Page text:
The power of resilience
While living in Mexico, Denisse Arambula was an award-winning public speaker. So when she moved to El Paso, Texas at the age of 18 with the goal of learning English, she found it extremely challenging to go from being an expert communicator to not even being able to order at a restaurant.
“The level of confidence that I had in Mexico was gone,” explains Denisse of this time. “I wasn’t able to pursue my passion for public speaking. Instead, I was afraid people would make fun of me for my heavy accent, and I became an introverted person.”
Denisse made progress on her English, but even as she grew more confident in the language, her transition to the U.S. was not easy.
“Leaving your family, your culture, your everything—it takes a lot of sacrifices,” explains Denisse. “But I stayed focused on my ultimate goal, and that allowed me to keep going.”
Creating opportunities through resilience
Denisse didn’t come to the United States to pursue the American dream; she planned on learning English and moving back to Mexico. But as she settled in, she began to discover new opportunities. These opportunities were leading her to a higher education in America—something that she previously never thought was possible.
“I come from a very humble family,” explains Denisse. “Savings and checking accounts didn’t exist in my household. Most people are exposed to all this vocabulary as a kid. But I was exposed to it for the first time when I was 18 or 20 years old. As I learned more about the power of financial literacy, it was clear to me that I wanted to be part of that conversation, even though I wasn’t coming from a wealthy family.”
So, with a little help from her parents in addition to juggling three jobs, Denisse earned a bachelor’s degree and then an MBA with a focus on Finance from the University of Texas at El Paso. And in 2017, after a few entry-level positions with other companies where she worked her way up, she relocated to Orlando for a position at Schwab.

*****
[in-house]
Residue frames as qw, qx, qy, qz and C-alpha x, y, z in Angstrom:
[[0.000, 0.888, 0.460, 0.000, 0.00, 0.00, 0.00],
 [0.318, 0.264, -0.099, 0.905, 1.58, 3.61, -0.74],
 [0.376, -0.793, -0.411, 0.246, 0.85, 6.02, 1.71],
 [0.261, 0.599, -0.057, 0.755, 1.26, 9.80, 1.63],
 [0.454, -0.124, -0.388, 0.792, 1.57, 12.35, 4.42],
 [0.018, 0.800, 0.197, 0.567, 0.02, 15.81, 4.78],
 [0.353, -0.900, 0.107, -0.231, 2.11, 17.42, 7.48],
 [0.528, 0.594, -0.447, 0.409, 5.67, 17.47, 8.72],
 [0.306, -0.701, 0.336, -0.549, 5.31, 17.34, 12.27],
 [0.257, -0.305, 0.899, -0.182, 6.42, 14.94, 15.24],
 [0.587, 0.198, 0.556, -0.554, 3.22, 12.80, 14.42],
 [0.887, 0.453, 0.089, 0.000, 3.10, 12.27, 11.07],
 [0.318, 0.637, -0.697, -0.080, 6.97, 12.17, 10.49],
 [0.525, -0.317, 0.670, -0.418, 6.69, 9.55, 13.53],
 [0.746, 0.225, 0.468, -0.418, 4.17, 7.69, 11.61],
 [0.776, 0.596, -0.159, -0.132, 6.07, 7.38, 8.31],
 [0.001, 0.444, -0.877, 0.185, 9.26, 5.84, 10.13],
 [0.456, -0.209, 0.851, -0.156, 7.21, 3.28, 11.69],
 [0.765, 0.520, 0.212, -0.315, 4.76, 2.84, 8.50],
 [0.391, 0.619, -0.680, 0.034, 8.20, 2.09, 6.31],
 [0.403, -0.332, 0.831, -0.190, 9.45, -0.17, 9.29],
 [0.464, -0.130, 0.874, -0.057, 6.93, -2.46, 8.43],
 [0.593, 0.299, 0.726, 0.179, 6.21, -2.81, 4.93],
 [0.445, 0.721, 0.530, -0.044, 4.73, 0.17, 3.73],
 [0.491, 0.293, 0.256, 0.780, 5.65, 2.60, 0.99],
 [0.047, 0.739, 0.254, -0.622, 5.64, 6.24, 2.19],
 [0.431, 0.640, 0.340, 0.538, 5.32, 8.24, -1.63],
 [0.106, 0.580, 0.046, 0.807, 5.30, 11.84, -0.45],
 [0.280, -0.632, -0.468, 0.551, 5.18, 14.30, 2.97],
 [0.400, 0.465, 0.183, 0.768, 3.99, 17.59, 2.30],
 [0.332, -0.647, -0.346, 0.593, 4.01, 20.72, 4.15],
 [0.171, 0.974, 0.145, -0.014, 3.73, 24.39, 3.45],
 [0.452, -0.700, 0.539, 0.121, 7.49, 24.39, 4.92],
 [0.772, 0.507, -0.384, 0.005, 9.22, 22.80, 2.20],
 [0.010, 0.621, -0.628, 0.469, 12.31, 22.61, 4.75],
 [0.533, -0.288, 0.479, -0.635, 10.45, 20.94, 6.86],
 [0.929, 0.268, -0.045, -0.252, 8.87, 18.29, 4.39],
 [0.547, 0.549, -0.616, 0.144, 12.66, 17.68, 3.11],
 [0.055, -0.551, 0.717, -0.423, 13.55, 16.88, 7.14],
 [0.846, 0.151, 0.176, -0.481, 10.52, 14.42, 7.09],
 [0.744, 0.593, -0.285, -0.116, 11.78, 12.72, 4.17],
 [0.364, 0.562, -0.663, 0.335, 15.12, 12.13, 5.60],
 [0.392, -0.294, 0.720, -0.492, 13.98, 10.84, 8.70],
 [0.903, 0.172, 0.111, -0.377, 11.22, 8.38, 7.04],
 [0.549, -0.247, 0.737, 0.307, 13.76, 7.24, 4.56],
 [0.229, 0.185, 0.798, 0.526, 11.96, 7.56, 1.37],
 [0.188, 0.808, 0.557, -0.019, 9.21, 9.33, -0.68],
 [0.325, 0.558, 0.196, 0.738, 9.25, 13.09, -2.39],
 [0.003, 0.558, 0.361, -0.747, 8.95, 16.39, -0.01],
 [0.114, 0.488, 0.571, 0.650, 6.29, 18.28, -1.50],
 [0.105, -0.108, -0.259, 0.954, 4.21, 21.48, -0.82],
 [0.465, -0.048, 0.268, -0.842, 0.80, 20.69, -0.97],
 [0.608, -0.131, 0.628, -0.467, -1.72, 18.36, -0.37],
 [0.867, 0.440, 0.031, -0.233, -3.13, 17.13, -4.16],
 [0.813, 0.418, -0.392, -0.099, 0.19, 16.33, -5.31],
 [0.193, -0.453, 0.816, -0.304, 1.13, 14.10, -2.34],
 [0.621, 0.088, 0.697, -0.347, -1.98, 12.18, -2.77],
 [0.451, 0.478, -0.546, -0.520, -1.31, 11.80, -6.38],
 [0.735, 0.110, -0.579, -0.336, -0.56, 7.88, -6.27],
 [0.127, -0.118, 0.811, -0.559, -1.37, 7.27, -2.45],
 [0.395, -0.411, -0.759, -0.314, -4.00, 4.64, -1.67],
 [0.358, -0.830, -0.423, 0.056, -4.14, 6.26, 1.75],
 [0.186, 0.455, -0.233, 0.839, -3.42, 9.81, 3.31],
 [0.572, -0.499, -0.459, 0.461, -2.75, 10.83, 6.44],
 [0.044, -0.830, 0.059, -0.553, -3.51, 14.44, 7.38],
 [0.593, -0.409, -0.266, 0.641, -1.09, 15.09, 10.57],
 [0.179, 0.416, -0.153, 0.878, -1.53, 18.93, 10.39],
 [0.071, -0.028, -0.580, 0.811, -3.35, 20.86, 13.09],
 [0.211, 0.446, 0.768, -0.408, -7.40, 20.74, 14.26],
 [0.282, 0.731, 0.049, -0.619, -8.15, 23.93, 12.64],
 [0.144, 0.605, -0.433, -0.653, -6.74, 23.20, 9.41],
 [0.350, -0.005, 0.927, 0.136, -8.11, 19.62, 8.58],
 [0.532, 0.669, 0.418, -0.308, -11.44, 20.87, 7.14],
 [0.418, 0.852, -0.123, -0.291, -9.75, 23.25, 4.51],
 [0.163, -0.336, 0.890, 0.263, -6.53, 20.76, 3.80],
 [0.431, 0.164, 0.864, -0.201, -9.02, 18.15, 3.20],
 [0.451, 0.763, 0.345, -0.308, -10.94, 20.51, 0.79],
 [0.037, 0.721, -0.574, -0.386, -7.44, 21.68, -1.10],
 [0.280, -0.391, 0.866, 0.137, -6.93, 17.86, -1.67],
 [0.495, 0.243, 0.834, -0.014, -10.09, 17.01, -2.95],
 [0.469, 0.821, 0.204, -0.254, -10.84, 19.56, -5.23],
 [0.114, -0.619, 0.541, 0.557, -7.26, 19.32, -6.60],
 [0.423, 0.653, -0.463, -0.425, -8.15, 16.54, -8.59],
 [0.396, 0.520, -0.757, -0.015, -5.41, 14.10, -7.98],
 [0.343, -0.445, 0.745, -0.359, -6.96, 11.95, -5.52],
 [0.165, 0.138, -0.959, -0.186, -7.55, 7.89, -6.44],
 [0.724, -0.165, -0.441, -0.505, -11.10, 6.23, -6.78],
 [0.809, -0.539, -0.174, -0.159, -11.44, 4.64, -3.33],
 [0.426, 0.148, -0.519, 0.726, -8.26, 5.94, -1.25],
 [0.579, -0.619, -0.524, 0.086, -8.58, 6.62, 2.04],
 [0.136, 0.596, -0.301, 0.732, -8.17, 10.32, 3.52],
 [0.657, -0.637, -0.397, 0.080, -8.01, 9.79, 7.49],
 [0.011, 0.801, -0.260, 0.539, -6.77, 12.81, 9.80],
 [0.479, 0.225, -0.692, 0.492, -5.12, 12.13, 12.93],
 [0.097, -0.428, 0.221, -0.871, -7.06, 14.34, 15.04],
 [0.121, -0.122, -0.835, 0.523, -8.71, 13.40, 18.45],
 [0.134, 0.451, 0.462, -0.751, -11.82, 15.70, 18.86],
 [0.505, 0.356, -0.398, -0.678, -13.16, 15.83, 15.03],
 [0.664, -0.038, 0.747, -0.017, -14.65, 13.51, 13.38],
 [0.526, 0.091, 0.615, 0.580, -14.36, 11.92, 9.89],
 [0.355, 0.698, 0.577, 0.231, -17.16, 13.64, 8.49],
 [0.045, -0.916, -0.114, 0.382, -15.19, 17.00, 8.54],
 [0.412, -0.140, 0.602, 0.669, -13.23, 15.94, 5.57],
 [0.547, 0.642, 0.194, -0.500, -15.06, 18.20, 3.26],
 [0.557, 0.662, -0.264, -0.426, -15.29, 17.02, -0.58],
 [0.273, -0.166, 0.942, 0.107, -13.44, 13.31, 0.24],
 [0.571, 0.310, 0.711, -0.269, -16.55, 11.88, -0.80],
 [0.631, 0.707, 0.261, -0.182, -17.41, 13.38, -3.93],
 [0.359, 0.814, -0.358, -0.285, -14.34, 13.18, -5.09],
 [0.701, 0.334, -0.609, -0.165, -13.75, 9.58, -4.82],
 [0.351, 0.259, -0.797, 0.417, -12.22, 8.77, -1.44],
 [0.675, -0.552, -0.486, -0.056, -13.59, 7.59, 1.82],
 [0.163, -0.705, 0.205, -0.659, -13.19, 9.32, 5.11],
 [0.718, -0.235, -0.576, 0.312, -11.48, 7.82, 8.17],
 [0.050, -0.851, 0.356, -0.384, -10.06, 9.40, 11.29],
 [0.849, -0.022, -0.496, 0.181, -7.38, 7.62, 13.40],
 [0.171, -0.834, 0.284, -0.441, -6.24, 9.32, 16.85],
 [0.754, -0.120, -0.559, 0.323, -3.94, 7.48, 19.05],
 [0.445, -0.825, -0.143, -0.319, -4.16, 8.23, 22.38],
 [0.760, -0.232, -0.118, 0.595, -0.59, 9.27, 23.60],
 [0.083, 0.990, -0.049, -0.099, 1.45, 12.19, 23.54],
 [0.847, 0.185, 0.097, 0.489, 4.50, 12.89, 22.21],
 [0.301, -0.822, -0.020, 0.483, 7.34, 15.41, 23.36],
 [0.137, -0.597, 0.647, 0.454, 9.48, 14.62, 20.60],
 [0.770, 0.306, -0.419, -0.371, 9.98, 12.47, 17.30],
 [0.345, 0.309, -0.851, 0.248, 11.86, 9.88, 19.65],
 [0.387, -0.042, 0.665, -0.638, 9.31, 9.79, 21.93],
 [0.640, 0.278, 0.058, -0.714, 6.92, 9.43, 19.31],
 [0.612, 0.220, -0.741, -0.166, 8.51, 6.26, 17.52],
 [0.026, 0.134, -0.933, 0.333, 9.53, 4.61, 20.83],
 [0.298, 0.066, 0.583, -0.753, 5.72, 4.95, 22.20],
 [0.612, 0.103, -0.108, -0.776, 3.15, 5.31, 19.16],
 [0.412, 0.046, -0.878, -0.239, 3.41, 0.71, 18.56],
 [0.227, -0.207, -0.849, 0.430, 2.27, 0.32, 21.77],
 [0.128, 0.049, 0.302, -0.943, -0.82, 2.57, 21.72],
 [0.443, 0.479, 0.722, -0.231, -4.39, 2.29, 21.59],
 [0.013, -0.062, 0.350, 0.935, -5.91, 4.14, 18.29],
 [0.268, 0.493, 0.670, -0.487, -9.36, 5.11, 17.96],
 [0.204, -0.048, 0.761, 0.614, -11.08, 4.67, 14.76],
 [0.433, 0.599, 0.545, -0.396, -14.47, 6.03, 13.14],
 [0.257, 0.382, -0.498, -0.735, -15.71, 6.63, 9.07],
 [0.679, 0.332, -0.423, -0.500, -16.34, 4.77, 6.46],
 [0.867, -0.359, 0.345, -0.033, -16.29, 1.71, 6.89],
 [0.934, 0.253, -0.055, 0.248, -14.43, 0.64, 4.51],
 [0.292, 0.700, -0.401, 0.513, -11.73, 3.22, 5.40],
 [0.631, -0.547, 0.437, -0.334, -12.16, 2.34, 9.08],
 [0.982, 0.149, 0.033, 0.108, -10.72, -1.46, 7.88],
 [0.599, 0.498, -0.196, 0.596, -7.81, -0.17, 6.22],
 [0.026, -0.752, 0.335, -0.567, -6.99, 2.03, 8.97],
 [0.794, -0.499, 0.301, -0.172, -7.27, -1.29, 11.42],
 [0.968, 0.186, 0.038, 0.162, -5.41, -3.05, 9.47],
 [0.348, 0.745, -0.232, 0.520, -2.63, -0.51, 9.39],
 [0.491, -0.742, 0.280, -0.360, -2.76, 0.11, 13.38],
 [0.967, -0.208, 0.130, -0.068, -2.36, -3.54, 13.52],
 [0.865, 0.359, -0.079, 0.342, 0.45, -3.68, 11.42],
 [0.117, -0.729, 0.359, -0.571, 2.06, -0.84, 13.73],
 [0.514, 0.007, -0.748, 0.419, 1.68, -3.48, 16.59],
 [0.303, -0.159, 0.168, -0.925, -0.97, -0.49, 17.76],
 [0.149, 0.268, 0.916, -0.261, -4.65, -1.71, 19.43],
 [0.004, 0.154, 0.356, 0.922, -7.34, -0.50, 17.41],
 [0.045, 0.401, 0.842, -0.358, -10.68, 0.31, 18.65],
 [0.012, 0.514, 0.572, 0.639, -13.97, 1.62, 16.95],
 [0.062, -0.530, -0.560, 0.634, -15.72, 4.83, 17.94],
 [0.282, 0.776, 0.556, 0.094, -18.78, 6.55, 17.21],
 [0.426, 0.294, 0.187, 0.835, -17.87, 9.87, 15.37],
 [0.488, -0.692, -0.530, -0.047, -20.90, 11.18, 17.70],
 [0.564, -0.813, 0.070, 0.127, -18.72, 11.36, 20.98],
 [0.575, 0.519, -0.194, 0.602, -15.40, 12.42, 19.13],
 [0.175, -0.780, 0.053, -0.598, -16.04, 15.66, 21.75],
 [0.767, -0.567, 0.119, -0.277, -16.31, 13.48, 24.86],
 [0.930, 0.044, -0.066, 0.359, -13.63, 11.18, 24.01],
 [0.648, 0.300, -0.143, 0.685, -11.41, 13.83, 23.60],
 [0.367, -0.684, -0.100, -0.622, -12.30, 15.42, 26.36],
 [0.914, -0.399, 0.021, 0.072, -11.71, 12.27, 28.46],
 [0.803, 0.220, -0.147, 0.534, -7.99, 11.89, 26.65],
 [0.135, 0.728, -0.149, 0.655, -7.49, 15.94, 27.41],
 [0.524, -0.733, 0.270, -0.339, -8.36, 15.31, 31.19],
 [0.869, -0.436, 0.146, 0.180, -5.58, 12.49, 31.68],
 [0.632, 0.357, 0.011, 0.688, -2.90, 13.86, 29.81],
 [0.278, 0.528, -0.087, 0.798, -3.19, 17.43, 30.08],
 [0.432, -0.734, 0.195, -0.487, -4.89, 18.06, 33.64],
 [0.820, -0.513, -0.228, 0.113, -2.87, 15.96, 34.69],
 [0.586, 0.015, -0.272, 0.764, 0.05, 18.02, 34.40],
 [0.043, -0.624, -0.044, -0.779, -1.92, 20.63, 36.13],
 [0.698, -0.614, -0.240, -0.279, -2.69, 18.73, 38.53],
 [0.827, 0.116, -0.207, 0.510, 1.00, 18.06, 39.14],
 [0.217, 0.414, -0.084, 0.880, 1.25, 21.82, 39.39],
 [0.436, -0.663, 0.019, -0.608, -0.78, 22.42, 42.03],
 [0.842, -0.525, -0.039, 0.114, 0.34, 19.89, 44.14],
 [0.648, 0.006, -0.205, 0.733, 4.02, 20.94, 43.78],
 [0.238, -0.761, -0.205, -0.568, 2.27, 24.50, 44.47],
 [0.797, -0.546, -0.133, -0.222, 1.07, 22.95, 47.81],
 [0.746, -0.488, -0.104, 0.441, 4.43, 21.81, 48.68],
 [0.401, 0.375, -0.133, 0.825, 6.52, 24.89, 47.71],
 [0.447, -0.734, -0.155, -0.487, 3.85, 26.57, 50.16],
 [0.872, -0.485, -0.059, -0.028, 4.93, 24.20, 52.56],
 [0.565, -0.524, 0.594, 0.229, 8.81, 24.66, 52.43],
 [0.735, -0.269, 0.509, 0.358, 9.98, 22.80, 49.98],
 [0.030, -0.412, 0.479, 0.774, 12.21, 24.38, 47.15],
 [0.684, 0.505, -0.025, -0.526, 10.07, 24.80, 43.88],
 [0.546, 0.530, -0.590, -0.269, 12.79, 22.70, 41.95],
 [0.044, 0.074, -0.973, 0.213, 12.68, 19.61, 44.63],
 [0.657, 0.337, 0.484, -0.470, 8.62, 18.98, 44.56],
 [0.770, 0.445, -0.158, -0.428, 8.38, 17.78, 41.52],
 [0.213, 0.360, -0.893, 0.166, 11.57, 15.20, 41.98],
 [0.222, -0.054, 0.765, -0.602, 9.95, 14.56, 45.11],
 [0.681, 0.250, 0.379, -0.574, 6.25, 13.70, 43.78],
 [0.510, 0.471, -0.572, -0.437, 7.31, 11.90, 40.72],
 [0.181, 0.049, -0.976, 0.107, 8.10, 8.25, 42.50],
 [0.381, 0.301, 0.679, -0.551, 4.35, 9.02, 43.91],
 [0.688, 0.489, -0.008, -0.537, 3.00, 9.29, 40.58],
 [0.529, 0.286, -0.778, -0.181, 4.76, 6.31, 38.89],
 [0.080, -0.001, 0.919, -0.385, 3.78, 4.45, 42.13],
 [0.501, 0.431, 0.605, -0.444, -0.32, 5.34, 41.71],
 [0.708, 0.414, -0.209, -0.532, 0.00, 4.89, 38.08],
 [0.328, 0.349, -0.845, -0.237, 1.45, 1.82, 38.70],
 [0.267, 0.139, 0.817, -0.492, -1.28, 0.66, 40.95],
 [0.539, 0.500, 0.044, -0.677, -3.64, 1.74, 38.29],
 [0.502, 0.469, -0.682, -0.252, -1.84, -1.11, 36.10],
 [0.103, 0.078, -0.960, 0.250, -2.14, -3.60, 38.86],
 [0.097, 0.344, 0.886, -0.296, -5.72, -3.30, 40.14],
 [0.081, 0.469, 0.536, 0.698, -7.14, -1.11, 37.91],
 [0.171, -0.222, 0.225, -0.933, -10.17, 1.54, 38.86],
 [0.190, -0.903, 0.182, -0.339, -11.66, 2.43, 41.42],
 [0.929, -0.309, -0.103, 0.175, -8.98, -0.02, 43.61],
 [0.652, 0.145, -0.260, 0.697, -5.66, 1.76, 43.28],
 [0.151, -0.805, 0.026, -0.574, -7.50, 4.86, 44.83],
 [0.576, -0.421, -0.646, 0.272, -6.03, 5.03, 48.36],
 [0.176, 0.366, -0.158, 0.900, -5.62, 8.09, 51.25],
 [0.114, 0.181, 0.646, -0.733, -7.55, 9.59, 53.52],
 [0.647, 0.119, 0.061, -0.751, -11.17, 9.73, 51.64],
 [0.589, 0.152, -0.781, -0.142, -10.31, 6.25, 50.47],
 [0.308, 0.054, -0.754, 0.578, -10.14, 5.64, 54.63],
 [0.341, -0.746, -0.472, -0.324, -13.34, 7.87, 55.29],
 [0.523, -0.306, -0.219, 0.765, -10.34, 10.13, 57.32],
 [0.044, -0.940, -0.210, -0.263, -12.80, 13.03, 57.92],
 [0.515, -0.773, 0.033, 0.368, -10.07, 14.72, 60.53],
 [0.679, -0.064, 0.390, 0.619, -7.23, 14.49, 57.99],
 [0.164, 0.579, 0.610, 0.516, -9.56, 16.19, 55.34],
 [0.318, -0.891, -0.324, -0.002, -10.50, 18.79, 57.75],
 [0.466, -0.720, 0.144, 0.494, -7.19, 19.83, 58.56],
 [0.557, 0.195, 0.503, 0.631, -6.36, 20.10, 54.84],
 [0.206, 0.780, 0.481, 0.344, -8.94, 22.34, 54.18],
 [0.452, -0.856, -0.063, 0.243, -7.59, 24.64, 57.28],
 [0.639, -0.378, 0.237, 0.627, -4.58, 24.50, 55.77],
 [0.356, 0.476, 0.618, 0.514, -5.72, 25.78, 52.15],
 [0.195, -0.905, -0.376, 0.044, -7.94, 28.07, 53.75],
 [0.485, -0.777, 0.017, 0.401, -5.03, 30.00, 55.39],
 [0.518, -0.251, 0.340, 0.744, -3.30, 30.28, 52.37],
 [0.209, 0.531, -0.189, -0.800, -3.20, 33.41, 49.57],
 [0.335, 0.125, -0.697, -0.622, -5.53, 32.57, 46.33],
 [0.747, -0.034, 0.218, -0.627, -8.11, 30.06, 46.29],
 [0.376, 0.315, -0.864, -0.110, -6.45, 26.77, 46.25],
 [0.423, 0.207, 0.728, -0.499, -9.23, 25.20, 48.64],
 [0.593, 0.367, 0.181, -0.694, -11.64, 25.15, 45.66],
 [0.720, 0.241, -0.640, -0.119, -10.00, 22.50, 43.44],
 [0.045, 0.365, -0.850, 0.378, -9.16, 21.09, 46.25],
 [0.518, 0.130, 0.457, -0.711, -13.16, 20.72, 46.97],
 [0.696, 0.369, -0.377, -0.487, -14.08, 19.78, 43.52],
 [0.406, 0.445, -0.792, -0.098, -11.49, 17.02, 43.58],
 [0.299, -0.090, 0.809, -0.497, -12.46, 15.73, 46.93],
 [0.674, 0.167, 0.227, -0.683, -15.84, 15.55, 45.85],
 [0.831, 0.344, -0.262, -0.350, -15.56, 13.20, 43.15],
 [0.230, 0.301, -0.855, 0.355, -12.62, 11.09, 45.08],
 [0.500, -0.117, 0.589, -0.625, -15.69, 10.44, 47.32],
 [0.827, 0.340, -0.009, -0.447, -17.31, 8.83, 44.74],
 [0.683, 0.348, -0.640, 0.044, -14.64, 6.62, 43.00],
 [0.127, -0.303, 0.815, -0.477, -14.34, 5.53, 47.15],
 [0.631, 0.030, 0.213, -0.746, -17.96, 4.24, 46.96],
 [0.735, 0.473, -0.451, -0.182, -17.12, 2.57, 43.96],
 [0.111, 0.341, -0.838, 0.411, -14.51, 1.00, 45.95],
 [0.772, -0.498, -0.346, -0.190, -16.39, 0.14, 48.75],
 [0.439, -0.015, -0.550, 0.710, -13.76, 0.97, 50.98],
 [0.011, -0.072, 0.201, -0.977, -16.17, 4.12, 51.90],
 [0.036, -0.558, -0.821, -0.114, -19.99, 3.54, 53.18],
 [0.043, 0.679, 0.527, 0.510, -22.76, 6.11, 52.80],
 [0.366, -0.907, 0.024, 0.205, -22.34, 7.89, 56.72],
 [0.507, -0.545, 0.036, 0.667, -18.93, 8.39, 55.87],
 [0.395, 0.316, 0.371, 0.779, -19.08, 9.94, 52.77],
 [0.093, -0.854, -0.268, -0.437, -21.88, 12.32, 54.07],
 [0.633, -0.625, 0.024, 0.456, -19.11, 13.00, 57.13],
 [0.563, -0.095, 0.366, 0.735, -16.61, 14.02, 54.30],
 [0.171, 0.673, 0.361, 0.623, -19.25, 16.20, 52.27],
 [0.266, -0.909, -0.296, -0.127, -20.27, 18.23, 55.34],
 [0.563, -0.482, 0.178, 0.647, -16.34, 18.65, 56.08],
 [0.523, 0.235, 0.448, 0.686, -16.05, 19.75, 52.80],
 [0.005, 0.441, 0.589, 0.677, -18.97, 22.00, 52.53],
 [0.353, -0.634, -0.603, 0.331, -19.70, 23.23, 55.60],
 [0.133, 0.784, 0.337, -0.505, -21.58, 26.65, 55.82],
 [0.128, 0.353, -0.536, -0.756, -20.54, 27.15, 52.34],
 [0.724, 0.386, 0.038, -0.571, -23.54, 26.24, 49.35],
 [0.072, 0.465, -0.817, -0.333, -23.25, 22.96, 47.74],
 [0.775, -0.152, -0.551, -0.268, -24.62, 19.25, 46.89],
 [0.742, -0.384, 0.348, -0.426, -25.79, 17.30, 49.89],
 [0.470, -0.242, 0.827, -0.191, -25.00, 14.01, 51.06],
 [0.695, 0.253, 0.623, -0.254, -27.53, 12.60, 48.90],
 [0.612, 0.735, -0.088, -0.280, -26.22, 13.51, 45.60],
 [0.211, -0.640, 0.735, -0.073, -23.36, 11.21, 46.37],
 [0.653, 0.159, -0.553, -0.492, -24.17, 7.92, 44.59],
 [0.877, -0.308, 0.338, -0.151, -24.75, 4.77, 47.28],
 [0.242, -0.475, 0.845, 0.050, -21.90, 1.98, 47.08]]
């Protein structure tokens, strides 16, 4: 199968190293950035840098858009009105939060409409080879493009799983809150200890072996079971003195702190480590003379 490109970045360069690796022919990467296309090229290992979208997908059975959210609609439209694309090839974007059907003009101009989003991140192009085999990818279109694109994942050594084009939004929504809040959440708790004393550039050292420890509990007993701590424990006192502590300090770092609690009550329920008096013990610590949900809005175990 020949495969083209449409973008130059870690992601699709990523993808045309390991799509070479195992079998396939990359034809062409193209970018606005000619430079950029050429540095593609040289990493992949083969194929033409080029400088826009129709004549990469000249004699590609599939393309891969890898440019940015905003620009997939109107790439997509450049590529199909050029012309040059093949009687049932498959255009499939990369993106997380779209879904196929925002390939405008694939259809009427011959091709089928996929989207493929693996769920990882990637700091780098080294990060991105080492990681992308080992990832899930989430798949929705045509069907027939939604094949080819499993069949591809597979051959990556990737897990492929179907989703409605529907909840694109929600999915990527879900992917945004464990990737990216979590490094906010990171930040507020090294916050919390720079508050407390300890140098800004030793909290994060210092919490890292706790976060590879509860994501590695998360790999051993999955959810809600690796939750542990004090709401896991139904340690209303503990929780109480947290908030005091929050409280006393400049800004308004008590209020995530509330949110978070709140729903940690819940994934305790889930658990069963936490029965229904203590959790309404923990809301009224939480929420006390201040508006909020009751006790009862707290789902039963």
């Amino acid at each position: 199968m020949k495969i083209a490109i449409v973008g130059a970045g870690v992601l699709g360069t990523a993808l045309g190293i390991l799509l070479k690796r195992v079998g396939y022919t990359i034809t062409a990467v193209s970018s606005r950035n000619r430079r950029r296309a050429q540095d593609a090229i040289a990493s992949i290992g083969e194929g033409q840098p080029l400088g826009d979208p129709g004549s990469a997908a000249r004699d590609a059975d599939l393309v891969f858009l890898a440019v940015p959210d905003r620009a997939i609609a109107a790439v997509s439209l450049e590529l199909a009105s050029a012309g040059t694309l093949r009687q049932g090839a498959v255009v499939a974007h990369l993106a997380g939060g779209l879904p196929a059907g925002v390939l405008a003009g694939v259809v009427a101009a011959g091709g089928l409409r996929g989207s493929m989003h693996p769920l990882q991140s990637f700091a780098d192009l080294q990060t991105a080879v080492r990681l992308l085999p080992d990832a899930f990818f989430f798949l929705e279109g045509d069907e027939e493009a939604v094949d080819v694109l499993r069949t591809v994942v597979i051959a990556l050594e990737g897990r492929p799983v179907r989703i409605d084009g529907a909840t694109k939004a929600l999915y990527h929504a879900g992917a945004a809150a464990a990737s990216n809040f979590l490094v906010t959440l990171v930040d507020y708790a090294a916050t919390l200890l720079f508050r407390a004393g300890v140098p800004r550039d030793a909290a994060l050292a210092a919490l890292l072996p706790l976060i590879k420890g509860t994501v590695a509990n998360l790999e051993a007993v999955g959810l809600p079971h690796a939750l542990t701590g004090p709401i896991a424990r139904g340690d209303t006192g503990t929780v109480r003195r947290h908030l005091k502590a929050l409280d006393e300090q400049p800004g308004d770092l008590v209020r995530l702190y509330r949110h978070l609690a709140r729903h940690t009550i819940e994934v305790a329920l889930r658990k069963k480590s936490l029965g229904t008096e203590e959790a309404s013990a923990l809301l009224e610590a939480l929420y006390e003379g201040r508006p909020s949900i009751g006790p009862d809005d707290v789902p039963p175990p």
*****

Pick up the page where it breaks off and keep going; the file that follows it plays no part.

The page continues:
“It’s the resilience that has stayed with me,” explains Denisse who is currently part of the Wealth Management team, serving the specialized needs of international clients. “Resilience, humility, and an open mind have been the things that I’ve learned and developed that allow me to keep asking ‘what’s next?’”
Continuing to find what’s next
Another thing she’s learned is the importance of proactively seeking opportunities to bring her to her “what’s next.” Upon joining the company, Denisse joined the Schwab Organization of Latinx (SOL) employee resource group. She explains that SOL opened many doors for her by introducing her to people who became mentors and helped her grow her career at Schwab.
In 2021 through her involvement with SOL, she was able to participate in the Latino Leadership Institute’s Accelerating Impact Program (a three-month program designed to prepare Latino professionals for positions of influence and success). One of the topics that resonated most with Denisse was Imposter Syndrome—a feeling of believing that you are less than or not as competent as others perceive you to be.
The discussion about Imposter Syndrome took me back to those years when I doubted myself. Coming from humble beginnings and being surrounded by people who had a different background than mine made me lose my confidence. But a combination of time and experience has allowed me to get it back. Now I like to try new things, and if I fail, I know it’s just another way I’m learning, and not because I’m not capable.
- Denisse Arambula, Wealth Management, Schwab
Denisse has since become a co-chair of SOL where she’s learned that you don’t have to have “Manager” in your title to be a leader, and she’s continuing to stay connected to the programs Schwab offers to find more opportunities.
“You just have to allow yourself to take action on the opportunities presented to you,” explains Denisse. “I encourage others to embrace change with a growth mindset and remain humble and grateful.”